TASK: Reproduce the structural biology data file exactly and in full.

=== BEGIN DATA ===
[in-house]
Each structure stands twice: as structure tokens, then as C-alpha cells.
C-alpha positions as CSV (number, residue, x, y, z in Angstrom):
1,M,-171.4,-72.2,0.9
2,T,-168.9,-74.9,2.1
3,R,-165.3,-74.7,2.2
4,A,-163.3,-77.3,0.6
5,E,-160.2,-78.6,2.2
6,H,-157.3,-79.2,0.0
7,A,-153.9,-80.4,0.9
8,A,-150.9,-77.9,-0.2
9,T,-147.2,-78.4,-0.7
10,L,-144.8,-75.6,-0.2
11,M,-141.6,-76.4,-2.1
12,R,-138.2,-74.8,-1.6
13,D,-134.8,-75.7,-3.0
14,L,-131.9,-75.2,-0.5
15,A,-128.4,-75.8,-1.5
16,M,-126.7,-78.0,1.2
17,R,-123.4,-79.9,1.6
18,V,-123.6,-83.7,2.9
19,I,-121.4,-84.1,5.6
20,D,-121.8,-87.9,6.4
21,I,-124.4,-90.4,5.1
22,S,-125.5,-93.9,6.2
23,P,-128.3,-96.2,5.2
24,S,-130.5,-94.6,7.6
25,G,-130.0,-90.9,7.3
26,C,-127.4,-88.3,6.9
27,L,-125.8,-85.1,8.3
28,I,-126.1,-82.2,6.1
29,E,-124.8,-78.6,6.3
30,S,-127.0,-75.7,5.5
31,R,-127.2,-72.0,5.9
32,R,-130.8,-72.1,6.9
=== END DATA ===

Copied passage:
[in-house]
Each structure stands twice: as structure tokens, then as C-alpha cells.
C-alpha positions as CSV (number, residue, x, y, z in Angstrom):
1,M,-171.4,-72.2,0.9
2,T,-168.9,-74.9,2.1
3,R,-165.3,-74.7,2.2
4,A,-163.3,-77.3,0.6
5,E,-160.2,-78.6,2.2
6,H,-157.3,-79.2,0.0
7,A,-153.9,-80.4,0.9
8,A,-150.9,-77.9,-0.2
9,T,-147.2,-78.4,-0.7
10,L,-144.8,-75.6,-0.2
11,M,-141.6,-76.4,-2.1
12,R,-138.2,-74.8,-1.6
13,D,-134.8,-75.7,-3.0
14,L,-131.9,-75.2,-0.5
15,A,-128.4,-75.8,-1.5
16,M,-126.7,-78.0,1.2
17,R,-123.4,-79.9,1.6
18,V,-123.6,-83.7,2.9
19,I,-121.4,-84.1,5.6
20,D,-121.8,-87.9,6.4
21,I,-124.4,-90.4,5.1
22,S,-125.5,-93.9,6.2
23,P,-128.3,-96.2,5.2
24,S,-130.5,-94.6,7.6
25,G,-130.0,-90.9,7.3
26,C,-127.4,-88.3,6.9
27,L,-125.8,-85.1,8.3
28,I,-126.1,-82.2,6.1
29,E,-124.8,-78.6,6.3
30,S,-127.0,-75.7,5.5
31,R,-127.2,-72.0,5.9
32,R,-130.8,-72.1,6.9